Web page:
VIERA, Fla. - Less than two weeks before his March 31 opener against Atlanta, Nationals manager Jim Riggleman still hasn't decided on a primary center fielder, a fifth starter and several of his bullpen slots.
But some of the toughest decisions Riggleman will face as he firms up his 25-man roster will be bench spots, and those considerations represent a sea change for an organization that used to fill out its roster with healthy bodies rather than solid major league contributors.
Right now, it looks as if two of the most difficult choices will be the team's backup infielder and a bat off the bench. Jerry Hairston Jr. will make the club based on the fact that he can play multiple infield and outfield positions, giving Riggleman increased flexibility. But the Nats still must decide between Alex Cora, Alberto Gonzalez and Brian Bixler for one infield spot, while Matt Stairs seems to be the favorite to come off the bench as a pinch hitter.
Cora's signing in the offseason generated little more and a line of tiny agate type,but it's become clear that he's established himself to head north, bumping Gonzalez off the roster and perhaps out of the organization. The Nationals' front office was unhappy last year that Gonzalez chafed about a lack of playing time, preferring that he'd be happy to be collecting major league service time and willing to lend his good glove when called upon. Bixler, who has hit .375 with two homers and seven RBIs this spring, has opened some eyes. But he's still probably destined for Triple-A Syracuse after re-signing in the offseason. Bixler was acquired from Pittsburgh in a minor league deal last August.
Riggleman likes the way Cora, a 13-year major league veteran with a decent glove, handles himself. Cora is always ready to play, but rarely complains. In short, he's the perfect complementary player.
"I would say that Alex is an overachiever," Riggleman said. "He's a real student of the game. He's gotten maximum production out of his ability. The one thing Alex can do as good as anybody in the game is he's got great hands, a really good arm. You combine that with the smarts, and when the ball gets hit, he always seems to be there. He's a productive hitter, too, because he understands the game and he understands when to take pitches. He understands the value of a base on balls. He's just a very heady player. There's a lot of players with his skill set who got a cup of coffee in the big leagues, and didn't get 12 years."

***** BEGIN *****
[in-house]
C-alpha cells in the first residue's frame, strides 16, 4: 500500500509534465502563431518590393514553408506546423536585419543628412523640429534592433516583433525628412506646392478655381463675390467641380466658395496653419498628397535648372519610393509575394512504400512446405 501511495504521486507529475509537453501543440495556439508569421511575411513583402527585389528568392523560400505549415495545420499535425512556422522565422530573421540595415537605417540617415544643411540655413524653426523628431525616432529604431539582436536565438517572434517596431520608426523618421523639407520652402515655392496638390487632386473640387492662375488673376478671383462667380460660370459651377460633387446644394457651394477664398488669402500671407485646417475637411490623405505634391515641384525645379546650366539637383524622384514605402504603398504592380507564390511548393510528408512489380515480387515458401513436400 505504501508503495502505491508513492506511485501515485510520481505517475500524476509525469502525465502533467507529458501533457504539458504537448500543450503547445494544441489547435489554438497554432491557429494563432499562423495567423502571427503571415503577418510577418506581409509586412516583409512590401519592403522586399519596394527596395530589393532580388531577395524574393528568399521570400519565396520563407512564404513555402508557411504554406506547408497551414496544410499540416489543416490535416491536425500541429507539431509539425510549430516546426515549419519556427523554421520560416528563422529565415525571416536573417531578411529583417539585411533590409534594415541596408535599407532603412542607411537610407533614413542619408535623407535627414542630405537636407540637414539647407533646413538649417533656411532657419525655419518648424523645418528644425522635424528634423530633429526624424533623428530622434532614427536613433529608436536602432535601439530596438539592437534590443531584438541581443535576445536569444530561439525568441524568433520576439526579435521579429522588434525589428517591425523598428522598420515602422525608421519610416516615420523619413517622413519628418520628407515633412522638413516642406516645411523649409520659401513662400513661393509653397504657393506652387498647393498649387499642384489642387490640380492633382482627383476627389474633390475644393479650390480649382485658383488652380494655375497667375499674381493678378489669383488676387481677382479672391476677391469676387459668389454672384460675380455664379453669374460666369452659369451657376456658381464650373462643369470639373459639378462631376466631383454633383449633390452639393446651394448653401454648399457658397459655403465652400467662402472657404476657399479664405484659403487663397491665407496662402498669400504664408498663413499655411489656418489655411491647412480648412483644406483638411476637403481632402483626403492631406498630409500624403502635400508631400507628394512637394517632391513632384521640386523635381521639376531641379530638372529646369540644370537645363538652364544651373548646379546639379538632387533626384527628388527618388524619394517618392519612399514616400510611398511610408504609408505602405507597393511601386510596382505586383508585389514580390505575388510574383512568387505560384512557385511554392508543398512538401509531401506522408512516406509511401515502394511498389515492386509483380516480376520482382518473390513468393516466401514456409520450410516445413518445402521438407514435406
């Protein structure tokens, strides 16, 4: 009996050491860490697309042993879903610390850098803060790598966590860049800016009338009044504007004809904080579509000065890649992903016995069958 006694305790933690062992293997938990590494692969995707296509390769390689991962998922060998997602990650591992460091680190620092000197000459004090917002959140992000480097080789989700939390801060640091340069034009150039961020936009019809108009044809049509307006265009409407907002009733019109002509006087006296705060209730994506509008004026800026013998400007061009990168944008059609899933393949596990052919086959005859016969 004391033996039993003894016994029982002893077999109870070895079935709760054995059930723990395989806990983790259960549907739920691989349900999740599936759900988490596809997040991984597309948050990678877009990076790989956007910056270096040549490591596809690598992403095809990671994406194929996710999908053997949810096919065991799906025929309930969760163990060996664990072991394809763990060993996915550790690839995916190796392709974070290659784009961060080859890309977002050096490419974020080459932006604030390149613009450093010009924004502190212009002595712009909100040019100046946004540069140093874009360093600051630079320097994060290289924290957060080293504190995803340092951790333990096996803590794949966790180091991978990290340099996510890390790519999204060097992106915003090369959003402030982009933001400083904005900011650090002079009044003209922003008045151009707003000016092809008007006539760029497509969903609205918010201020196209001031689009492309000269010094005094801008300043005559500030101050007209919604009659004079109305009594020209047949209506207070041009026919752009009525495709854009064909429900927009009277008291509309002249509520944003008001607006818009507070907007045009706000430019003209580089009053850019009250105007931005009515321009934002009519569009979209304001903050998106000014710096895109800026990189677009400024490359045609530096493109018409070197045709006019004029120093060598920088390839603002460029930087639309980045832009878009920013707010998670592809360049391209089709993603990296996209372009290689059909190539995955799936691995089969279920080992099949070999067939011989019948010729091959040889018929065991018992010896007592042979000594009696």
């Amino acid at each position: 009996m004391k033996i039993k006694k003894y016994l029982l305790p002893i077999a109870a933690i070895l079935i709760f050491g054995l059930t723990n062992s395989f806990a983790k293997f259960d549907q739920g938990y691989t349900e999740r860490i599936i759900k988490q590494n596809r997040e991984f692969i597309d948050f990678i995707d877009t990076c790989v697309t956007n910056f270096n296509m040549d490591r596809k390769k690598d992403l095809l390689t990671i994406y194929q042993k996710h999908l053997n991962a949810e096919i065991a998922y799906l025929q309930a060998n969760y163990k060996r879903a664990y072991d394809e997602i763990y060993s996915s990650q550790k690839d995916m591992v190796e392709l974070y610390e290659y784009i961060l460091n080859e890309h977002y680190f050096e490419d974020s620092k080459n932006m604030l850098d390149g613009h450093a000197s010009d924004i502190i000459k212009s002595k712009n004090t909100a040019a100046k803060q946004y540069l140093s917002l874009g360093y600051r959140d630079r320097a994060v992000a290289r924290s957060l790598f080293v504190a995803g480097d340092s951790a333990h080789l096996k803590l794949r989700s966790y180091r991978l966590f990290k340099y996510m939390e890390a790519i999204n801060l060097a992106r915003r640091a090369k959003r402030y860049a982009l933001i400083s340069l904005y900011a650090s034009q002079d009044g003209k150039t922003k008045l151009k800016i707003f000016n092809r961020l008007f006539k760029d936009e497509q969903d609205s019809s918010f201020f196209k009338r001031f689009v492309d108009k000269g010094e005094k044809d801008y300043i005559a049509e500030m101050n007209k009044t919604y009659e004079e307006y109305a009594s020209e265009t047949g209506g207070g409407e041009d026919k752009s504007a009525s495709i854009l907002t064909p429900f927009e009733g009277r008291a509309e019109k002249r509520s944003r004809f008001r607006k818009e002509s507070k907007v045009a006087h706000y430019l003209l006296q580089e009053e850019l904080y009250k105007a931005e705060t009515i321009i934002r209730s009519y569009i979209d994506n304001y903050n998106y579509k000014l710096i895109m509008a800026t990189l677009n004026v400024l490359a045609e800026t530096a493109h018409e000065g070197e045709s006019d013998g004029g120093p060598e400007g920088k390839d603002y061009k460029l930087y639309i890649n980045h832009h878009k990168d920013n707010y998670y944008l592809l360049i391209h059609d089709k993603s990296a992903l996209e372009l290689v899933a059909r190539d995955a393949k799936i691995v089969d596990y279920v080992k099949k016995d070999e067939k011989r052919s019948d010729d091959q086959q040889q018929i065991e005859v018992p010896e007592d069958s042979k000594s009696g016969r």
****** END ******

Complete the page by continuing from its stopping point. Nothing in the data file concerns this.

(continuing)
Cora isn't sure he agrees with the skipper's use of the word "overachiever," because he considers it to have a negative connotation.
"I think if you play 12 years in the big leagues, you do something good," Cora said. "Not everybody has the five tools, but I know how to play the game and not everybody knows how to play the game. I think overachiever is a bad word for that. I maximize my ability."
Cora has carved a niche as a reliable role player, and has gone to the postseason four times, once with the Dodgers and three times with the Red Sox. He's primarily a middle infielder, but can also play the corner spots and has even played left field and first base. Gonzalez has backed up at second, short and third since being acquired in a deal with the Yankees in July 2008. He can play first base, too, but the Nats have plenty of guys who can fit that role and less need now that Adam Dunn is gone.
"I don't know about (making the roster); that's out of my control," Cora said. "The only thing I can control is just go out there ... and show these people I can play the game. I'm willing to do that. I'm having a blast doing that. The decisions, well, that's Mr. Rizzo and Riggs. They make the decisions and you've got to respect them."
Assuming the Nationals keep Stairs to pinch hit, Riggleman said that only one of the three backup infield candidates would make the team. The 43-year-old Stairs has 18 major league seasons under his belt and is 99-for-377(.263) as a pinch hitter, with 23 homers and 86 RBIs. The Nats haven't had a left-handed hitter with Stairs' power to call on and Riggleman and general manager Mike Rizzo made it a priority to upgrade the manager's bench options in the offseason.
"We brought Matt in here because of what he has done in the past and we've seen no indications that he can't do that and continue," Riggleman said. "He's got a real good chance to be on the club."
Stairs, however, does face a challenge from Laynce Nix, and Nix has the ability to play the outfield, something Stairs would only do in an emergency. Once a highly touted prospect in the Rangers organization, Nix fizzled out, never living up to the hype. But he's a serviceable backup and because he's performed well in a reserve role with the Reds the past two seasons, there are doubts whether he would accept an assignment to Triple-A to serve as an insurance policy.
Riggleman said there were scenarios where both Stairs and Nix could make the club, but that that would require either Nyjer Morgan or Roger Bernadina being sent to the minors.
"It's a big deal, that opening day roster," Riggleman said. "But sometimes, within a week, it's different. It's important who's there for the 200-at-bat utility guy, the 600-at-bat regular - how that shakes out - than who's there the first week of the season.long look."